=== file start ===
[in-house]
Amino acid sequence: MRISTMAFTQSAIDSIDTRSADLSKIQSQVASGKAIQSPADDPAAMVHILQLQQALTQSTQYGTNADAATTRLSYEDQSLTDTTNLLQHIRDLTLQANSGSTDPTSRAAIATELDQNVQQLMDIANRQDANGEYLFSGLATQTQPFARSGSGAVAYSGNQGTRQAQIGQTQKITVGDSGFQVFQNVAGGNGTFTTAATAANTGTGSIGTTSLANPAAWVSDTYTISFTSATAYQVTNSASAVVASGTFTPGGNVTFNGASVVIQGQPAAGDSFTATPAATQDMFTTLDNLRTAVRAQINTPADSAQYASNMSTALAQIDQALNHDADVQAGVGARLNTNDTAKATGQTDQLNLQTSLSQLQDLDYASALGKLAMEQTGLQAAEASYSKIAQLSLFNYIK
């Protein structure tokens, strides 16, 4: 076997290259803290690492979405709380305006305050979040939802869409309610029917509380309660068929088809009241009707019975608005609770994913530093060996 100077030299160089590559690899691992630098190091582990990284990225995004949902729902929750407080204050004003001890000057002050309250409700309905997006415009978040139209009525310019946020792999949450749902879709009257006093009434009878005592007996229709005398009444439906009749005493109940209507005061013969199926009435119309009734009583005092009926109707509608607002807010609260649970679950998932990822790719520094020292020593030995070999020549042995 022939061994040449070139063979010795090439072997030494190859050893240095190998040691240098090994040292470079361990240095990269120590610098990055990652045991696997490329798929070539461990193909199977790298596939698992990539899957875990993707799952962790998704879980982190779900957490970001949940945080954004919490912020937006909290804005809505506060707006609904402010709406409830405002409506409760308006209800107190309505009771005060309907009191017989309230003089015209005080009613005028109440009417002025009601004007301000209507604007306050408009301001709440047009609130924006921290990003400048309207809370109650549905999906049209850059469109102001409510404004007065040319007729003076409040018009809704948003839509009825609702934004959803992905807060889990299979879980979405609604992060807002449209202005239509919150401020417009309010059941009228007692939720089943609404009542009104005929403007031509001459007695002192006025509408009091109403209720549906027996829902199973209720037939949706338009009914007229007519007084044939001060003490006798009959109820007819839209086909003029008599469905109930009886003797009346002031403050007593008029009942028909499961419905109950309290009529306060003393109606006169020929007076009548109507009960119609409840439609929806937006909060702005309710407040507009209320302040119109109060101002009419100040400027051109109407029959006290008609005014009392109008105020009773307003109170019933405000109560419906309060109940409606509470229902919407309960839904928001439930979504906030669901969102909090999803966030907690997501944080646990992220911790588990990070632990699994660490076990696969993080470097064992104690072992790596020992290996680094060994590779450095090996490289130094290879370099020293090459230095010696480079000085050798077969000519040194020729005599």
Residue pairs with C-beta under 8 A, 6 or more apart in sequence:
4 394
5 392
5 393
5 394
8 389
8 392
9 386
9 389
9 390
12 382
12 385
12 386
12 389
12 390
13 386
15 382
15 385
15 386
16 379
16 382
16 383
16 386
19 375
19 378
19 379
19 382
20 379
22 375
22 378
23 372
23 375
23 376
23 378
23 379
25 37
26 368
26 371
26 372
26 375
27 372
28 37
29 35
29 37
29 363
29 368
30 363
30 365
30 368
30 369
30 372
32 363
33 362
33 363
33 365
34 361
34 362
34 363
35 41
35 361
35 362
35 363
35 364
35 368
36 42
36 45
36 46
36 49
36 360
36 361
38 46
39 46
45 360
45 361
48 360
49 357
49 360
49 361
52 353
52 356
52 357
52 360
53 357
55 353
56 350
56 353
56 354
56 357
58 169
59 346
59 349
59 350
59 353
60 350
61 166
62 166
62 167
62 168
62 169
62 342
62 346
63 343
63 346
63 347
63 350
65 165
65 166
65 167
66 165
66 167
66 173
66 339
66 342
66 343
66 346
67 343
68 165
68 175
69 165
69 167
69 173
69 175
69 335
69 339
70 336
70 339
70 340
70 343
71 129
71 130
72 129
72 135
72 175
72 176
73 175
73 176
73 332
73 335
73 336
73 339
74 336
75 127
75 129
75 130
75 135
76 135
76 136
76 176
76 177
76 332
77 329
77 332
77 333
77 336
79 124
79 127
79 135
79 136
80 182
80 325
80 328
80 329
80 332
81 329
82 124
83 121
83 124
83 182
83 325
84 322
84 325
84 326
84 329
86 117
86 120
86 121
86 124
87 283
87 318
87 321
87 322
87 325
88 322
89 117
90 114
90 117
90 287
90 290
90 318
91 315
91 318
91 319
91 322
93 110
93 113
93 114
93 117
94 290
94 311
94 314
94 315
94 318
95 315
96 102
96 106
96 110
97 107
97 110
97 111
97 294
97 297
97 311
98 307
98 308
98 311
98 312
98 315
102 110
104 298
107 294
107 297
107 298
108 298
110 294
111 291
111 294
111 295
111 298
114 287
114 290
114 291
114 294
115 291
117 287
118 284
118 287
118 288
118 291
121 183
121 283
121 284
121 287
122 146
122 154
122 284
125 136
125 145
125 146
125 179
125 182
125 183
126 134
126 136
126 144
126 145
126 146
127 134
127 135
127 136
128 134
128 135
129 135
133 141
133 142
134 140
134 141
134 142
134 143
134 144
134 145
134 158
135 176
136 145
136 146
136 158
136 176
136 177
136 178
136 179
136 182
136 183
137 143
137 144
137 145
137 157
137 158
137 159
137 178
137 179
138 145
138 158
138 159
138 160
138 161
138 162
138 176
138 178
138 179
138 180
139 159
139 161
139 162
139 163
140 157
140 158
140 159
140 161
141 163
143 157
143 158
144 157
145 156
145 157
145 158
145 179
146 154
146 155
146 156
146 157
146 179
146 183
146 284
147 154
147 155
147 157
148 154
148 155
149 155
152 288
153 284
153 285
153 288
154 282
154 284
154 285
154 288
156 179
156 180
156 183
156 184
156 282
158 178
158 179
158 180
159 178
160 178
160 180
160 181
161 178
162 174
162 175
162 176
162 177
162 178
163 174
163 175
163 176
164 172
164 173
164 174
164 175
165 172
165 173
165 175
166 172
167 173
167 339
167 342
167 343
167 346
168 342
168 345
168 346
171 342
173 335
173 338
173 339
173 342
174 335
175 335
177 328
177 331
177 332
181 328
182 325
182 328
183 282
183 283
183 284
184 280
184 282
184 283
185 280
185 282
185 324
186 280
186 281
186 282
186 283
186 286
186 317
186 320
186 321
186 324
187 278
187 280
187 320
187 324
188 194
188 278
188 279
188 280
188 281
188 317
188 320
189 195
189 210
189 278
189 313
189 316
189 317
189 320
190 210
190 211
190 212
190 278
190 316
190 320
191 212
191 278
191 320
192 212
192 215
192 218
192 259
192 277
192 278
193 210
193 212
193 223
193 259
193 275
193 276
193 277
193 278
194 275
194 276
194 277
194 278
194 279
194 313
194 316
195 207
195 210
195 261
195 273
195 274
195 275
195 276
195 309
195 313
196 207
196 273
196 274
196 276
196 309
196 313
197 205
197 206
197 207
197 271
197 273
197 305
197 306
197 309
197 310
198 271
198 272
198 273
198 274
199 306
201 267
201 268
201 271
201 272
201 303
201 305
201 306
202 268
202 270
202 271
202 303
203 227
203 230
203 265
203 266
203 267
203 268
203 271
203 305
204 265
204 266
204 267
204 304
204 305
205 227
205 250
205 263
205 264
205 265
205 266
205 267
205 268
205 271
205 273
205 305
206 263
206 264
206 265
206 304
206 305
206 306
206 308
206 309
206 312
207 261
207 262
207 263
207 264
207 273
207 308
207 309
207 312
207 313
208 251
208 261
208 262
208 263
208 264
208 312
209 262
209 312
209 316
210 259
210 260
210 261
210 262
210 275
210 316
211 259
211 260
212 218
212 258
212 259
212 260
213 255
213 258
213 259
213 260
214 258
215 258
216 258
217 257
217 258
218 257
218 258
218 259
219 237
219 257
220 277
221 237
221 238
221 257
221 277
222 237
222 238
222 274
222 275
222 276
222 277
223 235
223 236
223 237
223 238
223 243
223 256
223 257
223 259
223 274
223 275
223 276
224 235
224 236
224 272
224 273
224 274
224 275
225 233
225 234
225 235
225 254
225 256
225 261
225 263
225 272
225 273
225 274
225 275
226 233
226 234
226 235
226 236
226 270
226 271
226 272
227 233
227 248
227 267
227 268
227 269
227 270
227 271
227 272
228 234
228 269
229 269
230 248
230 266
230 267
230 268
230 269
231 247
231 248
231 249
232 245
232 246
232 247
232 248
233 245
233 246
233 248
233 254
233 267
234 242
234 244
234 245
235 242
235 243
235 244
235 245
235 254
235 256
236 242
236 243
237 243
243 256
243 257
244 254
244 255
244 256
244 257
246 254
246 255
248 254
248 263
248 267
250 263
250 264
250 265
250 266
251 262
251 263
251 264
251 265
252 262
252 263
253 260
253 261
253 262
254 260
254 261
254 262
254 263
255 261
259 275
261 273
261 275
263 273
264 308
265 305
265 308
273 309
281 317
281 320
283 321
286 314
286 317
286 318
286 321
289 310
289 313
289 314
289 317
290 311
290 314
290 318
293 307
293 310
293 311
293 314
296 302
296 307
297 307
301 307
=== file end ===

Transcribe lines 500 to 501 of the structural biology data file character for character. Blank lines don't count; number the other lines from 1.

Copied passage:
203 267
203 268